Opinions on Mr. Johnson are kind of all over the place.  Some praise his control, but others say it is inconsistent and blame somewhat poor mechanics.  Overall, Johnson is more of a control pitcher with only ok stuff.  He relies on his curveball, his one plus pitch, sometimes too much.  He clearly has a projectable body and might add a little to his velocity over the next year or two.  Regardless, his curve could carry him to the majors as a reliever.  If he adds a little velocity and improves his consistency, he might be able to make it as a major league starter.

 

So far in 2008

 

ERA 

GS 

IP 

ER 

HR 

BB 

SO 

WHIP 

1

2

5.40

5

5

25

34

15

15

2

6

12

1.60

 

Johnson hasn’t been particularly impressive.  He’s had a mix of good, mediocre and bad starts.  He isn’t striking a lot of batters out and he’s giving up a lot of hits, but he’s showing good control.  I would have thought that his excellent curveball would strike more batters out.  I hope he’s not trying to “pitch to contact.”  He’s going to have to get more strikeouts if he wants to succeed.

 

 

Rowdy Hardy, LHP

Age: 25

Height: 6’4”    Weight: 170 lbs.

BA rank: 30

Pitches:

  1. Fastball – 80-84 mph with lots of movement
  2. Changeup – above average pitch
  3. Curveball – Not very good yet, but he’s working on it

Even though this is only Hardy’s third professional season, he’s a bit old for a prospect because he was signed by the Royals as a 5th year senior before the 2006 draft.  He has always been a pitcher who succeeded with pinpoint control, despite very unimpressive stuff.  He led the Carolina League last year in Wins and Innings Pitched and was second in ERA.  His 91:16 K:BB ratio was particularly impressive.  The question is, can a pitcher who throws this slowly succeed at higher levels?  The odds are stacked against him, but never say never.  Most likely, if he makes it to the majors, it will be as a lefty specialist reliever.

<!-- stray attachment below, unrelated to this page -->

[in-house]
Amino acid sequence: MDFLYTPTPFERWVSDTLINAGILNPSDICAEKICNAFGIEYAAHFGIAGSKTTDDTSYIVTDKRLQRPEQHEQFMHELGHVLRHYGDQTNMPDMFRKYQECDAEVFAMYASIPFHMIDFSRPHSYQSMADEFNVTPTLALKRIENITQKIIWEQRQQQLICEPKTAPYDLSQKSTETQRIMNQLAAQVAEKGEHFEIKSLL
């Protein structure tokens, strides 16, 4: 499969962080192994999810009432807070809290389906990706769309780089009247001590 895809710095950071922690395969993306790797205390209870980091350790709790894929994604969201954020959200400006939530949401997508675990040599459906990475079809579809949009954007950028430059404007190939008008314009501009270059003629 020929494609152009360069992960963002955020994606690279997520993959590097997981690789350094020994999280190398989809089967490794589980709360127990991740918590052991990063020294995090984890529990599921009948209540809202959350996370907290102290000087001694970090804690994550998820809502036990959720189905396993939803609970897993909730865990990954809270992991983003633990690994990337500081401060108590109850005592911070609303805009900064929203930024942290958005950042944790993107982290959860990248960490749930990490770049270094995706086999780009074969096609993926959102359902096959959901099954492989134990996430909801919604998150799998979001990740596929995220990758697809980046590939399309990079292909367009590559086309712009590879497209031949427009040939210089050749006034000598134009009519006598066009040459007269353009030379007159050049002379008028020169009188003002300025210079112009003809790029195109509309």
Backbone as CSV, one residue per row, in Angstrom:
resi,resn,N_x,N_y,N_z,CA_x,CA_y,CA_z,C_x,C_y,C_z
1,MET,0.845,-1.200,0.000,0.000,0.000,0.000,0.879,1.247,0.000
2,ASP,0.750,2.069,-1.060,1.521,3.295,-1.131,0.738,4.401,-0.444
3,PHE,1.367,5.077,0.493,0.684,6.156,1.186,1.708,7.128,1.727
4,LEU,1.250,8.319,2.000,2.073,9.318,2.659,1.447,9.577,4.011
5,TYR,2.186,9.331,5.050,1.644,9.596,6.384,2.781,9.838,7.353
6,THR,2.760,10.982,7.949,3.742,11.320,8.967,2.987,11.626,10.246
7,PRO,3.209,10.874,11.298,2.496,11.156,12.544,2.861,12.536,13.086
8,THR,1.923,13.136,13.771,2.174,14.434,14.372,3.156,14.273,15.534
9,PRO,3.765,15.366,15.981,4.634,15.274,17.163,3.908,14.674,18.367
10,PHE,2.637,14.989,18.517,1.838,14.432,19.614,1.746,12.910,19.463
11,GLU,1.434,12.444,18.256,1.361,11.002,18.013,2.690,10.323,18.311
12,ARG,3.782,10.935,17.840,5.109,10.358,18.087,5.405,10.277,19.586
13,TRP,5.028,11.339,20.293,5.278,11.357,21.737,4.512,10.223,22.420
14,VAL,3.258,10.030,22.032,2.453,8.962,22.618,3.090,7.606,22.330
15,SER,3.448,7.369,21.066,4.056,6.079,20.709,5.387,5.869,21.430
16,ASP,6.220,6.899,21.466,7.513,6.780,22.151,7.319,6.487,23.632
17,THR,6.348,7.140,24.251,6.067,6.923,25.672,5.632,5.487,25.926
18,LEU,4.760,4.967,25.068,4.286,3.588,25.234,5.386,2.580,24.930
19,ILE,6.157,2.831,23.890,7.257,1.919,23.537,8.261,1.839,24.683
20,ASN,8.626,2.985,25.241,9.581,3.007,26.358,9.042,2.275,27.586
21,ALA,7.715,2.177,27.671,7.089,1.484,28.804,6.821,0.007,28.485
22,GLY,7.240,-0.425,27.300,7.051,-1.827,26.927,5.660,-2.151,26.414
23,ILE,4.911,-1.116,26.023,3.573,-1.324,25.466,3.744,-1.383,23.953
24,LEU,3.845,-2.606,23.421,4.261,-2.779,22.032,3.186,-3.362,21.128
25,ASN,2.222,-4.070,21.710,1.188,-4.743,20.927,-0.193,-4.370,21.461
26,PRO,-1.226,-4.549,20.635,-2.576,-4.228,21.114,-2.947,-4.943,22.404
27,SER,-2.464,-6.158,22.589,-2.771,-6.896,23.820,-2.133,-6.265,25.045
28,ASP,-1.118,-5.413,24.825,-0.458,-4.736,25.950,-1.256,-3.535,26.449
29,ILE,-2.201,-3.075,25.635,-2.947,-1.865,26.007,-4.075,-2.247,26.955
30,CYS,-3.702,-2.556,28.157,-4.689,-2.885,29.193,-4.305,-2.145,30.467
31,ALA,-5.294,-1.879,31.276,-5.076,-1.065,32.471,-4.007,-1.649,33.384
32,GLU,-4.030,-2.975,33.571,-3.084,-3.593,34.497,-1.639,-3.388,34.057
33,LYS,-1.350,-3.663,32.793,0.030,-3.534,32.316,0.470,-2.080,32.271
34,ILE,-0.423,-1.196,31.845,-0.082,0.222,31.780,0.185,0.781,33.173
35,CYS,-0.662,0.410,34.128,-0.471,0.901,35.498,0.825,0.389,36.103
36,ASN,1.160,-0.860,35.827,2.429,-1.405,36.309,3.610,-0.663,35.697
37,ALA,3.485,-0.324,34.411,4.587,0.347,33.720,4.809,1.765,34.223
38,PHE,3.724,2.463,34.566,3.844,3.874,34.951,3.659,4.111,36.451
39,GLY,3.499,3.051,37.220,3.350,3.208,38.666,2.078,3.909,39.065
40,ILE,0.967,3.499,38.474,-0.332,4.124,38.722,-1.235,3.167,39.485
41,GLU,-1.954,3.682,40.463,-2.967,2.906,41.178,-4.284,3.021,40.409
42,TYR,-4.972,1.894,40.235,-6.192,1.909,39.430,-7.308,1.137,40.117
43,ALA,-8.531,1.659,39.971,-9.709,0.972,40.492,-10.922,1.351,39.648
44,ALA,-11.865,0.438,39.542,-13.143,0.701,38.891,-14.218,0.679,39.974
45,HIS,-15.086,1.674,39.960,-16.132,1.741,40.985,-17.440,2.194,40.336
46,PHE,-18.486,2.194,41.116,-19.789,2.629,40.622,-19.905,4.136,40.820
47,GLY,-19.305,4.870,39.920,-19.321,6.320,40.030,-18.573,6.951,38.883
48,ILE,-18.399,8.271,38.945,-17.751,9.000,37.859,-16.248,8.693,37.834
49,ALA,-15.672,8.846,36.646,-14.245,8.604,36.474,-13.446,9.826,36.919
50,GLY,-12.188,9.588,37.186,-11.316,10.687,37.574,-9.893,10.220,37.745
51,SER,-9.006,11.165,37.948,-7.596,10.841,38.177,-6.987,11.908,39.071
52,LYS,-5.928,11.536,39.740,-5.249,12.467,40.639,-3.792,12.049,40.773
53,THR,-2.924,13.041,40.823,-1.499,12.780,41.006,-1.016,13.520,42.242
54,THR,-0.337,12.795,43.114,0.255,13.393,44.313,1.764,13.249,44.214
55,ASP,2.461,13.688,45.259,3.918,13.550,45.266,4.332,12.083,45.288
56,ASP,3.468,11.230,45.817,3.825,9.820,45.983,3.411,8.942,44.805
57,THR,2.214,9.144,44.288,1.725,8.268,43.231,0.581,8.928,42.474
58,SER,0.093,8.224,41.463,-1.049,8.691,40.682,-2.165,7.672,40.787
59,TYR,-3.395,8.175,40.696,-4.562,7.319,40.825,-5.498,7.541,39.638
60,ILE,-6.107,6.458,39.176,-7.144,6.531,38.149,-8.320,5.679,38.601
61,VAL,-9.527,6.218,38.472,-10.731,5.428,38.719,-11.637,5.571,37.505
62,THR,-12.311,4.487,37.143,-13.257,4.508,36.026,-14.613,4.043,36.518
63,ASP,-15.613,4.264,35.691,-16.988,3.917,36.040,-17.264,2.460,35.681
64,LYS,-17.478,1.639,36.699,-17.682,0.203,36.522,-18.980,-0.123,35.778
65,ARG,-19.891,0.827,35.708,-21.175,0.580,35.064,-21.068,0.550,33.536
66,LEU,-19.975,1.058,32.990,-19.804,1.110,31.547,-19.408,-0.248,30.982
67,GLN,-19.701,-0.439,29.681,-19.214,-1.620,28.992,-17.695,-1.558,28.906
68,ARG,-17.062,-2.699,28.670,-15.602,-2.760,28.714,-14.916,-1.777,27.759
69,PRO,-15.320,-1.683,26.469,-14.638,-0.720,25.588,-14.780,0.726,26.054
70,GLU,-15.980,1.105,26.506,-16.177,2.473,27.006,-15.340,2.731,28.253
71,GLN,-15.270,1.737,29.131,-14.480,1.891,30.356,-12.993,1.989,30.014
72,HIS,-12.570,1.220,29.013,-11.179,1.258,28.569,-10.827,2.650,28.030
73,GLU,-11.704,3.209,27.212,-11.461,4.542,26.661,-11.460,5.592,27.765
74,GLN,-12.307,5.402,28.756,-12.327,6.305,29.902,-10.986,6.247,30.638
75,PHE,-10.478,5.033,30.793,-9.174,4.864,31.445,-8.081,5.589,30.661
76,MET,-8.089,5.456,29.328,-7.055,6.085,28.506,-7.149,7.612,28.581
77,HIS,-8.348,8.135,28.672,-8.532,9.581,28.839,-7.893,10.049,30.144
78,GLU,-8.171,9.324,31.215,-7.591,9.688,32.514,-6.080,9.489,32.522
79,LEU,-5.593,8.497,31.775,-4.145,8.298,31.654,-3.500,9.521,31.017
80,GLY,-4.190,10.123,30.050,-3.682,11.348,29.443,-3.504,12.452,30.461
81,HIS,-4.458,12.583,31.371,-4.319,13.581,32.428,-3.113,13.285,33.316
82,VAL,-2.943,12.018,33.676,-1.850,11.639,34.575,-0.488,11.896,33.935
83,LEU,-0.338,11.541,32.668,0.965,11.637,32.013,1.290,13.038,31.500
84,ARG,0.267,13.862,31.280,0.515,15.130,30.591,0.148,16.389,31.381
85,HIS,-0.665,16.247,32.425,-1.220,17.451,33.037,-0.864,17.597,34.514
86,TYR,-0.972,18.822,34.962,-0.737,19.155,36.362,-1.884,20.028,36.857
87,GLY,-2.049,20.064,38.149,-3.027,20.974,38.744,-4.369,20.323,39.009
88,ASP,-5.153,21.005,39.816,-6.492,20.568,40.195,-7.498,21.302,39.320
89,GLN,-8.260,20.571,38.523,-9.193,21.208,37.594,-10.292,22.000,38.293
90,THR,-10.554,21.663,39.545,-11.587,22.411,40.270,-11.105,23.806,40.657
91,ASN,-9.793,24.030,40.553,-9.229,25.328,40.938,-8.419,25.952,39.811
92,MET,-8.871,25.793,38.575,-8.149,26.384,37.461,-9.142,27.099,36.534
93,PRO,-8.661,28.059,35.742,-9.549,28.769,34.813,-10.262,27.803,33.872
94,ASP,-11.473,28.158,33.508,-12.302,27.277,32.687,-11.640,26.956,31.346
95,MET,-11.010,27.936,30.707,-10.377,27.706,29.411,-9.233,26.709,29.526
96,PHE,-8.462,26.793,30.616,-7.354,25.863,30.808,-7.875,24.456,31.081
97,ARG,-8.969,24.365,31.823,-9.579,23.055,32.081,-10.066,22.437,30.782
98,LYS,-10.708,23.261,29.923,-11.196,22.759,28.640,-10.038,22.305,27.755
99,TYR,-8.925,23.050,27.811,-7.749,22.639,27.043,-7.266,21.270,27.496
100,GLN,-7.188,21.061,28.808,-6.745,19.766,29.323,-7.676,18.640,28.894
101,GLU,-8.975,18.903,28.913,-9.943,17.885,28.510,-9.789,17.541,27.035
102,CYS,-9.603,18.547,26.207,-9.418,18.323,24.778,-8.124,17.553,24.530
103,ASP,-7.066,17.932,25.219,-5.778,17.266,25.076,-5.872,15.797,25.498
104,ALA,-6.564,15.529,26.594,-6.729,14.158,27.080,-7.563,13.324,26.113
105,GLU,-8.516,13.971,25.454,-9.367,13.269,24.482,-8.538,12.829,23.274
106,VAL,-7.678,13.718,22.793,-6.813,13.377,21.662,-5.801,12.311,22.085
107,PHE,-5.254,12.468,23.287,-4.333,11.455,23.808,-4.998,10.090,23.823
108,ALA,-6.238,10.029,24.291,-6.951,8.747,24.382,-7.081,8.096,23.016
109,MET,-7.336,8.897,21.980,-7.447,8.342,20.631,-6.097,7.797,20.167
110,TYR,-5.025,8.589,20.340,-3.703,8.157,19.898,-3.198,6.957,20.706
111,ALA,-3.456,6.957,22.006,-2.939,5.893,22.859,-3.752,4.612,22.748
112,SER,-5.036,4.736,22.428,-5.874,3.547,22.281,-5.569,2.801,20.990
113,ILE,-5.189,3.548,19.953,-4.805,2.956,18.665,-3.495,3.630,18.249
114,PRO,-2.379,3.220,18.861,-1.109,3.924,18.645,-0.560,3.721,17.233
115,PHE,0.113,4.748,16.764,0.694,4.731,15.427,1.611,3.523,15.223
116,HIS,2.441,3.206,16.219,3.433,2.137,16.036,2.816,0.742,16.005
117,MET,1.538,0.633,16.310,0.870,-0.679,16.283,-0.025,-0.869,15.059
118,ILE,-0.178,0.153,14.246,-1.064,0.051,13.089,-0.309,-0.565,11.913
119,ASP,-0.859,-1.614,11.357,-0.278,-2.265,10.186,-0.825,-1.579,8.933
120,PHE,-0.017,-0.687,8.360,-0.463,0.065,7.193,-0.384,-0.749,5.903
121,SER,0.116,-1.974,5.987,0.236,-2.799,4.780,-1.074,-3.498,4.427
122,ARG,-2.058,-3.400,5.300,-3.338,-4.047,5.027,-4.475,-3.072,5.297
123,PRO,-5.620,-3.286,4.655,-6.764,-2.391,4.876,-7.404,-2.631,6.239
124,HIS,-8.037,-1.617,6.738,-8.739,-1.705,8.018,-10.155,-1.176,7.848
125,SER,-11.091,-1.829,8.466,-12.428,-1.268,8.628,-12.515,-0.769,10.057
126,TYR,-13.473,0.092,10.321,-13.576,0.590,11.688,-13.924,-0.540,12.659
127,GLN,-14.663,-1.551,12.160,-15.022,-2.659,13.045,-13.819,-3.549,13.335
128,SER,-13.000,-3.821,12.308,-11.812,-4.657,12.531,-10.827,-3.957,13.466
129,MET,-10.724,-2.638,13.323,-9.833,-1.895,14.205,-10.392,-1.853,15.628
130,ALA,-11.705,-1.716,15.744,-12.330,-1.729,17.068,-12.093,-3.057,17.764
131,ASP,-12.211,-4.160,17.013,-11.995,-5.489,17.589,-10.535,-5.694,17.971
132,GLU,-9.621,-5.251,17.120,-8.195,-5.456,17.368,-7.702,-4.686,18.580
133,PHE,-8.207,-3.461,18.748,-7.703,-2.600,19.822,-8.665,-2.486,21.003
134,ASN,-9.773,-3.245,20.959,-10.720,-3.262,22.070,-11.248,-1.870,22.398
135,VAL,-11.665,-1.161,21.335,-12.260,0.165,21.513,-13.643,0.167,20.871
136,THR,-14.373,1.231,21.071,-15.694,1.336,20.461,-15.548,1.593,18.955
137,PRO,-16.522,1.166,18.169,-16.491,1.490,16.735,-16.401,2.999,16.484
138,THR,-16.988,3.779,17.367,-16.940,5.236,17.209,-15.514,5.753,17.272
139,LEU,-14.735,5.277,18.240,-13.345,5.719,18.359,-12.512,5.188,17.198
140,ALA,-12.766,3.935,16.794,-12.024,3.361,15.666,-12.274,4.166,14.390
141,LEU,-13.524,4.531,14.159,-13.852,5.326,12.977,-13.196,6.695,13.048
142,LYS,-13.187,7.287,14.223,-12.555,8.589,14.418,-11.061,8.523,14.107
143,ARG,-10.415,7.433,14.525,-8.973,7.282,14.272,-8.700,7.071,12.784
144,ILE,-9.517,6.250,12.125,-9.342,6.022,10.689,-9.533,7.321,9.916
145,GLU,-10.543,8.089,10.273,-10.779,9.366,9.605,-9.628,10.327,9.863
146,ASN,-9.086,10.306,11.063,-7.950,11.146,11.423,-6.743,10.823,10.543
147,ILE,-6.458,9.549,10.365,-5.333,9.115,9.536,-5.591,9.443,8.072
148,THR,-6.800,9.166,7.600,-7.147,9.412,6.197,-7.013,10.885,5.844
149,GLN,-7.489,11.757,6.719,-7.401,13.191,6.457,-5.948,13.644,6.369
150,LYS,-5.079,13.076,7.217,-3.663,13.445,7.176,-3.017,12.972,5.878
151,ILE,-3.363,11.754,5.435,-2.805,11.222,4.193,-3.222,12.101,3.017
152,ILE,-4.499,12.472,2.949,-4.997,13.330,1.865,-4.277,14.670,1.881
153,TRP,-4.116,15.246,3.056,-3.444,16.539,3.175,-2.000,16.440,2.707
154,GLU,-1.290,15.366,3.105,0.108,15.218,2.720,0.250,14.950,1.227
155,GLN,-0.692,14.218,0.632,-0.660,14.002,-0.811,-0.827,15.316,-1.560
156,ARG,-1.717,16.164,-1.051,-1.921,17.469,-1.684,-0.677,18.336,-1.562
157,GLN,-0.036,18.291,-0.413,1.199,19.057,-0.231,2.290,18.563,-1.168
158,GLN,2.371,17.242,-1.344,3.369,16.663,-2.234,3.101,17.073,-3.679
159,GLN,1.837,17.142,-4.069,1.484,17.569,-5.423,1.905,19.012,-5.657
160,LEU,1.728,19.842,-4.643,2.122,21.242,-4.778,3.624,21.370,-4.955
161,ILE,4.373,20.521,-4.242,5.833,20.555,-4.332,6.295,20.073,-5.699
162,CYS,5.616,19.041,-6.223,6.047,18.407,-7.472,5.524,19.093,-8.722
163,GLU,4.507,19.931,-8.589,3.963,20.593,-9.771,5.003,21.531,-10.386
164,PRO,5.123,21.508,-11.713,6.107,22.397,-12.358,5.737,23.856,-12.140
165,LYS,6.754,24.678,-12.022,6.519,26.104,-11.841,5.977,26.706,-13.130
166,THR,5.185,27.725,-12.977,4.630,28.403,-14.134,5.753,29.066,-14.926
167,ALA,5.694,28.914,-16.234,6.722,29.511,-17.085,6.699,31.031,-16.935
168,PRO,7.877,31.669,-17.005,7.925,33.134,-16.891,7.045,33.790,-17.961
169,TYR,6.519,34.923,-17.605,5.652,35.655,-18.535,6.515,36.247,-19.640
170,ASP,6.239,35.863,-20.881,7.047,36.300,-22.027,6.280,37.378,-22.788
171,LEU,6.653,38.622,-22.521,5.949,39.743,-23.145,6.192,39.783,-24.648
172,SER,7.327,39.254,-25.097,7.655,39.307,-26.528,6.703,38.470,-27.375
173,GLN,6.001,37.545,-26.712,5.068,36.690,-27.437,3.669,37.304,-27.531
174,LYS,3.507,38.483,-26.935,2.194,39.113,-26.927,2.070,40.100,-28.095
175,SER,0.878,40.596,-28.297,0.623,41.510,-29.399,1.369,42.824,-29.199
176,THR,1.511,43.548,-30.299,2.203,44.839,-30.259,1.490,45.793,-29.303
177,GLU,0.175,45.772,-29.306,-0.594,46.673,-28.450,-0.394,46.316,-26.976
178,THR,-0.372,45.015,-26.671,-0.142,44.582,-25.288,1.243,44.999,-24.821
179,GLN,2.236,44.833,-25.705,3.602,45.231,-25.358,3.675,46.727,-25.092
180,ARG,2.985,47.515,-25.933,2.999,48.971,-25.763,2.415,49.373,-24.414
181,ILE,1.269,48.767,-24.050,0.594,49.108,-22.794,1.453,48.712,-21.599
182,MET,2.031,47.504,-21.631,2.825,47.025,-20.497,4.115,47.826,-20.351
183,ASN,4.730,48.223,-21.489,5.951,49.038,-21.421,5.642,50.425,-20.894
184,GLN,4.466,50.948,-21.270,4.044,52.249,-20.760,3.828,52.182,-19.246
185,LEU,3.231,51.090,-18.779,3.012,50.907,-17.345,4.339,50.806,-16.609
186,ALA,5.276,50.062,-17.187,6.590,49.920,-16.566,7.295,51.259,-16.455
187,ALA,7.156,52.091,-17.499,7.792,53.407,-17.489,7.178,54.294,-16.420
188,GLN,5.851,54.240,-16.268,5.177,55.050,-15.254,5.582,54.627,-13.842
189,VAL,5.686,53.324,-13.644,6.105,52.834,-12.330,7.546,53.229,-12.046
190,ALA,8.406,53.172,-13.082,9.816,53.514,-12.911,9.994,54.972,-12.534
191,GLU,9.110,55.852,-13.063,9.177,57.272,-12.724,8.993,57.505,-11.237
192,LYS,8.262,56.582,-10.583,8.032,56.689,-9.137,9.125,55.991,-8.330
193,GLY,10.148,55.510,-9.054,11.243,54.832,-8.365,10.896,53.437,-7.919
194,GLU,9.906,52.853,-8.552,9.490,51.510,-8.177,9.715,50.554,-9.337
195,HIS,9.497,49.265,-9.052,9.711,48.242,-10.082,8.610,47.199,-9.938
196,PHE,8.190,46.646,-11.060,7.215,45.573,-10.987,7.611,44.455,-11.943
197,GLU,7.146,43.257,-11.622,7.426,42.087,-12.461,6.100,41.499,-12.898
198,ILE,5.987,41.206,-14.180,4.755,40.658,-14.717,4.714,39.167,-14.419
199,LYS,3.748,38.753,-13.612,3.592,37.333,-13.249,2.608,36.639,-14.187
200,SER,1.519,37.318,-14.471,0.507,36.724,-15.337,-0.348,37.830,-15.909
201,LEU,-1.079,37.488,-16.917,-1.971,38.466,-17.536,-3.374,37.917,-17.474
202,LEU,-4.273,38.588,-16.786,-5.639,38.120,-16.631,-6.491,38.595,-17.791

So far in 2008

 

ERA 

GS 

IP 

ER 

HR 

BB 

SO 

WHIP 

0

2

6.23

5

5

26

45

21

18

2

2

9

1.81

 

Like everyone else, I was hopeful that Hardy could manage to succeed at the AA level with his plus control and minus stuff, as he had at high-A Wilmington.  So far, that hasn’t happened.  He’s had four bad starts and once decent one.  Overall, he’s getting hit like a batting practice pitcher.  He’s maintained his control but so far that just isn’t enough.  But perhaps this is just a difficult adjustment period as he figures out how to get AA batters out.  I would imagine that the adjustment might take longer for Hardy given his stuff.  His last two starts have been decent (6 IP, 3 ER and 6 IP, 4 ER), so hopefully he’s starting to figure something out…a little.

So that's it for the starters.  I'll get a post up about the NWA relievers sometime today.

 

 

This FanPost was written by a member of the Royals Review community. It does not necessarily reflect the views of the editors and writers of this site.